‘As our world becomes increasingly digital, we need to find ways to integrate writing skills with digital communication.’
—Erin Battat, visiting lecturer in the writing program
The BLI also has inspired new ways to conduct research and make it available in class. In his course Bronze Age Greece, Bryan Burns, associate professor of classical studies, teaches the archaeology of early civilization by considering artifacts in their cultural context. His class used Google Maps and mapping and timeline software called Neatline to pinpoint in space and time the distribution in the ancient world of the objects they were studying.
In addition, Kaylie Cox ’18, a student with “mad digital skills,” according to Burns, helped create a digital rendering of the professor’s excavations in Greece, flying a drone to capture images of the site. The resulting maps allow students sitting in a classroom in Wellesley to examine the site in a 3-D rendering.
For his course Home and Away, Justin Armstrong, lecturer in writing and anthropology, takes students to Iceland to explore cultural geography through the lens of anthropology. Increasingly, they use digital tools to do their fieldwork.
“I tell them, ‘You’re doing the same thing that you’re doing in a traditional essay, but you’re just translating it into a different form,’” says Armstrong. “‘You’re making a visual essay that needs to have an argument and references and support and evidence.’”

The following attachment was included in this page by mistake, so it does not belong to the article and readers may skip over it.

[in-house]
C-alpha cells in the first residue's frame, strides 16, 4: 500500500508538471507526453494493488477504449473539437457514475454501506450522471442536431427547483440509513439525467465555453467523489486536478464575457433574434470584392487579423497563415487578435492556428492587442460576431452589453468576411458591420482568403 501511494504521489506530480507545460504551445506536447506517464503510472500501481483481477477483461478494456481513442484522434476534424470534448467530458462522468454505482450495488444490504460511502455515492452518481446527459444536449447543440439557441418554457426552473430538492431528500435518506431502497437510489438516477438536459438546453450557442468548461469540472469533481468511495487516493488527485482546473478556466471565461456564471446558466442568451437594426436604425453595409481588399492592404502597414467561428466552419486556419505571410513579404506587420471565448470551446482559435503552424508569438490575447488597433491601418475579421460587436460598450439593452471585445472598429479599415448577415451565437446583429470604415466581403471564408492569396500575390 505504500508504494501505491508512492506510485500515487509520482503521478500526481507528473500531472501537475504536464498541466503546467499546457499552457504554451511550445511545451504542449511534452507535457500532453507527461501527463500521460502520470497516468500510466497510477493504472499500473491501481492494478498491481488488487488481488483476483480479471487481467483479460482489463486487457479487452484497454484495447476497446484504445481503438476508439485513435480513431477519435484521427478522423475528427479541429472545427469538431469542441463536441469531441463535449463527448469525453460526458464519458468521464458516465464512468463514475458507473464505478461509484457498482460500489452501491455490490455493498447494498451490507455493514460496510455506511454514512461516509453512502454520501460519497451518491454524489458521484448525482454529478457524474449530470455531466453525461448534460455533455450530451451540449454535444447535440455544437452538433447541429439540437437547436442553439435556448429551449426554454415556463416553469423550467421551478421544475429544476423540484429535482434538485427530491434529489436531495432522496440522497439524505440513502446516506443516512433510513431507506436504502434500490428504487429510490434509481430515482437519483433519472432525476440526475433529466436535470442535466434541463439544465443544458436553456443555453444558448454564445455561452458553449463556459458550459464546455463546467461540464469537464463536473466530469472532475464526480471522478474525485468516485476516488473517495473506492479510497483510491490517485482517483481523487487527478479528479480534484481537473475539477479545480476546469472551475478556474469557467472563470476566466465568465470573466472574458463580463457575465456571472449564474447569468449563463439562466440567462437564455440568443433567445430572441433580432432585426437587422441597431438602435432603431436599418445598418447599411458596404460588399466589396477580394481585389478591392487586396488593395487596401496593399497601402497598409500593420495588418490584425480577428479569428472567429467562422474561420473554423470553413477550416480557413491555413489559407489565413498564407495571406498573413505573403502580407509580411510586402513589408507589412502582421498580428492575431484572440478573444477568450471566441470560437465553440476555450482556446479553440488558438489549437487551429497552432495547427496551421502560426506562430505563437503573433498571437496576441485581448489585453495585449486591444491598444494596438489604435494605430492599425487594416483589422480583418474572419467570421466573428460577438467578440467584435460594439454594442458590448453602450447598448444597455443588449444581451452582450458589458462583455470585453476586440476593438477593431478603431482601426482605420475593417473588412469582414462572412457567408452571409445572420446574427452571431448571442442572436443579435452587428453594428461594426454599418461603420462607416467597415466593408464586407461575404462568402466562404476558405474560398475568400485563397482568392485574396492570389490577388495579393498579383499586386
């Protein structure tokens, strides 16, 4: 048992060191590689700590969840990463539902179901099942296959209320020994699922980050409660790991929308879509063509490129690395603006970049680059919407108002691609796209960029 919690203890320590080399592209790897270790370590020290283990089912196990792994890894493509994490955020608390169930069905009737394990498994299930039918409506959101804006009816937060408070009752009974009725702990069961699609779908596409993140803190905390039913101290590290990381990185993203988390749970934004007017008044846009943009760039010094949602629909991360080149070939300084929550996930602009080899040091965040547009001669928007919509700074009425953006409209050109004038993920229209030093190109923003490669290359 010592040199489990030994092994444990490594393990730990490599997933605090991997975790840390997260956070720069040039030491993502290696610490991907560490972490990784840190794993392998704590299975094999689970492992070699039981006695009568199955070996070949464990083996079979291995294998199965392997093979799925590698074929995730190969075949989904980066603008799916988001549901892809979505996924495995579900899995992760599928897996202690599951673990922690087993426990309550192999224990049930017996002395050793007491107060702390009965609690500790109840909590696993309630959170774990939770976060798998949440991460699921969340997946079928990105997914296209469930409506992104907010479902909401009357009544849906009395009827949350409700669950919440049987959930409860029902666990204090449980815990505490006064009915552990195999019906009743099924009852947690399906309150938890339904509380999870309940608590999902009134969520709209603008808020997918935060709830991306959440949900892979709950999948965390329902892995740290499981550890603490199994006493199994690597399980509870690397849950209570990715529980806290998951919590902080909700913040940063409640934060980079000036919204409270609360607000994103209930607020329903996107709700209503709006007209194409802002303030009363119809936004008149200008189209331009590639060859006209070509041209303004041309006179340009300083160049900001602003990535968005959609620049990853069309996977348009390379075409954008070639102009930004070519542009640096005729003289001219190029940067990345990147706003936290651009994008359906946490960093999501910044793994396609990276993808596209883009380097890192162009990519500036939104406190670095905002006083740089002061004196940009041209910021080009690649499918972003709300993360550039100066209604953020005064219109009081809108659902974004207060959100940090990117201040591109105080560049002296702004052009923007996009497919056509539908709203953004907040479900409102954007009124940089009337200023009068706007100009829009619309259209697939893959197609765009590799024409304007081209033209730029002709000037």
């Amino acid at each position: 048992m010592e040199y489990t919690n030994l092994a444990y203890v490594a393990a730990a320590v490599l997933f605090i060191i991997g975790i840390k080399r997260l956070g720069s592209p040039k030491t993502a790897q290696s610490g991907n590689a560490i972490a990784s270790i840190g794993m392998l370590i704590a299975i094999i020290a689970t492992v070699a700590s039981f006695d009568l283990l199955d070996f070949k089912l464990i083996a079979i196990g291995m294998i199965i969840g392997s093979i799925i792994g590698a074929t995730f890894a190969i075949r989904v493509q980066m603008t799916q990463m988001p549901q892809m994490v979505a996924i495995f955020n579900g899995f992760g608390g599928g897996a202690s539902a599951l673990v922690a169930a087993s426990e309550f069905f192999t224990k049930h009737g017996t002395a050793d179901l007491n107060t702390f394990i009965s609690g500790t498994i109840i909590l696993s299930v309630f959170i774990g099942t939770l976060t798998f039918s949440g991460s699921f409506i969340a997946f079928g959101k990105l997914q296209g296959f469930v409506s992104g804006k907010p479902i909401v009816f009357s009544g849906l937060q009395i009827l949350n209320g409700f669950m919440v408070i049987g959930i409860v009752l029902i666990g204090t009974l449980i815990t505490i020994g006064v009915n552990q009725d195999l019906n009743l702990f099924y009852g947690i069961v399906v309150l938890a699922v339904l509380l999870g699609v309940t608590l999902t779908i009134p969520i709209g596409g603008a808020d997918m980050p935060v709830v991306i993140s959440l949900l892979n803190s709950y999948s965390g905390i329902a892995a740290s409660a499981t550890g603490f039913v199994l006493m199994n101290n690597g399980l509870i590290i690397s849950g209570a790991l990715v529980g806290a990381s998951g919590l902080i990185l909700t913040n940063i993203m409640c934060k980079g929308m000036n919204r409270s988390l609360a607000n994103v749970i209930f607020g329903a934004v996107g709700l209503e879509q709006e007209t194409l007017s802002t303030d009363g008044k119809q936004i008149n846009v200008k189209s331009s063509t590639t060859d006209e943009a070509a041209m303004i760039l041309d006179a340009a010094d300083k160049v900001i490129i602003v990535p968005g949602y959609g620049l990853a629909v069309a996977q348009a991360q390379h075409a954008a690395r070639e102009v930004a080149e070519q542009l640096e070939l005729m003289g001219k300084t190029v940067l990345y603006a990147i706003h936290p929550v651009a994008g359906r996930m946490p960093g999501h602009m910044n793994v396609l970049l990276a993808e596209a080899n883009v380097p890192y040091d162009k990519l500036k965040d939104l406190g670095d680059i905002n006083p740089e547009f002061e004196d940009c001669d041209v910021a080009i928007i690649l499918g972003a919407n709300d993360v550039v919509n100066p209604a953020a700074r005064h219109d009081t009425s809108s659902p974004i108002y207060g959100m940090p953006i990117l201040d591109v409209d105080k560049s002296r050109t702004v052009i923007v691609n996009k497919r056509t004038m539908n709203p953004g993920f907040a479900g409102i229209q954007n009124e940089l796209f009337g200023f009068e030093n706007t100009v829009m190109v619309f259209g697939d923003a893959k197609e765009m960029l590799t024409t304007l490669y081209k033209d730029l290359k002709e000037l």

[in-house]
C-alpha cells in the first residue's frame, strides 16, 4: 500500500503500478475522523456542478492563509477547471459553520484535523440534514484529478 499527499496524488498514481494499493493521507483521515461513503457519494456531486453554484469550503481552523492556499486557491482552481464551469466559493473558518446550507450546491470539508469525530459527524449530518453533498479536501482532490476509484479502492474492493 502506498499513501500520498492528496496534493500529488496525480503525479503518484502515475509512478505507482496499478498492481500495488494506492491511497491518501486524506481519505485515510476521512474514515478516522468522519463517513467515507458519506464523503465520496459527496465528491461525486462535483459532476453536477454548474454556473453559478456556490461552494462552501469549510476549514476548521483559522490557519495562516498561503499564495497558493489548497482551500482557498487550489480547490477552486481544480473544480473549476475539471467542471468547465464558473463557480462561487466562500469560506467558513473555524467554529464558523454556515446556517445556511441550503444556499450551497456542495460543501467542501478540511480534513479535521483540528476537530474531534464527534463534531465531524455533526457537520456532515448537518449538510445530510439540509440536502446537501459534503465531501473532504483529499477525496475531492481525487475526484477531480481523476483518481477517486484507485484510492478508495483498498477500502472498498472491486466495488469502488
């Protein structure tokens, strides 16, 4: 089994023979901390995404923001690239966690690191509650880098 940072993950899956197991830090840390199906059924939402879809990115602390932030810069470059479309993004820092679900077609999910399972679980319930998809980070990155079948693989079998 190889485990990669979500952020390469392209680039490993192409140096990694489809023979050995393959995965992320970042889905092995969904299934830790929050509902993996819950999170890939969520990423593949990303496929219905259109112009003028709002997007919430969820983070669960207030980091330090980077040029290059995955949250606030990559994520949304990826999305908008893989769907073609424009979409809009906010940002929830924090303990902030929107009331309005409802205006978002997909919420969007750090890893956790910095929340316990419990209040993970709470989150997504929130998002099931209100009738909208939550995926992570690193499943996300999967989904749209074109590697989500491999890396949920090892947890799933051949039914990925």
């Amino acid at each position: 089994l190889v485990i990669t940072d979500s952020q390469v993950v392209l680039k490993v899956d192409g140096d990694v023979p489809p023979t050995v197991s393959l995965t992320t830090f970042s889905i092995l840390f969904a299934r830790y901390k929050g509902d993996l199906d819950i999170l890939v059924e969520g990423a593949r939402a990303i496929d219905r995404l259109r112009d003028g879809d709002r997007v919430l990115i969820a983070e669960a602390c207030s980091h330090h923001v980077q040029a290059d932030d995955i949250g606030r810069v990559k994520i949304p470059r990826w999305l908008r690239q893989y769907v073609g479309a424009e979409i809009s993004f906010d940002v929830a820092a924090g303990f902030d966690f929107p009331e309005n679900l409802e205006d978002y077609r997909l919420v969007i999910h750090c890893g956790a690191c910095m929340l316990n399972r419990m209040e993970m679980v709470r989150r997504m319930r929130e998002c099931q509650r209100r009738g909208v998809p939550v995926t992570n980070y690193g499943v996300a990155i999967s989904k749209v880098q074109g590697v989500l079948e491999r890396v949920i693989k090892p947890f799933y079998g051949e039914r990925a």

With the help of research assistant Portia Krichman ’19, Armstrong’s students last summer developed audio-visual essays that included embedded soundscapes, video clips, interactive maps, and still images. The end result was a hybrid of ethnographic writing/research and digital technologies—essentially, an interactive, multimedia essay that documented the individual research projects undertaken by the students in Iceland.
Krichman says a digital essay differs from a conventional research paper in that “there’s a lot more opportunity for the viewer to share the experience of the person writing it. You can have multiple, varied ways of showcasing the information. It feels more like art than an essay.”
More than a Game
Julie Walsh, assistant professor of philosophy, took the blended learning ball and ran with it in her courses.
“In philosophy classes, the main skill we’re trying to teach our students is clear, concise, precise, argumentative writing,” says Walsh, “but it gets a bit dry.” So she asked herself, “How can I meet my objectives for skill and content development with my students, but in a way that’s a little less dry?”
In Introduction to Moral Philosophy, she invited the students to create a game based on the course content, putting the students into teams and introducing them to Twine, open-source software that enables storytelling that includes conditional logic—if this, then what? The BLI provided funding to hire a teaching assistant, a computer-science major who provided support for students as they learned the software. Students chose a moral problem, then guided the game player through a series of choices based on philosophical approaches to solve it.
“One group did the ethics of eating animals,” says Walsh. “Another explored if you’re shipwrecked with a group of people, how to prioritize who should be eaten when the time comes. One group chose to do nepotism—thinking about privileging your family over strangers.”
As with any assignment, the finished product was better for some teams than others, Walsh says. “But it really got them talking with each other about the theories and then figuring out the best way to showcase them.”
Students enjoyed the process. “I had some really positive feedback,” Walsh says. “A senior who was a straight-A student was very worried about doing well, and she hated group work. Afterwards she told me, ‘I can’t believe it, but I think the group assignment was my favorite part of the course.’” Another student told her, well over a year later, that learning the gaming software gave her the confidence to explore computer-science classes.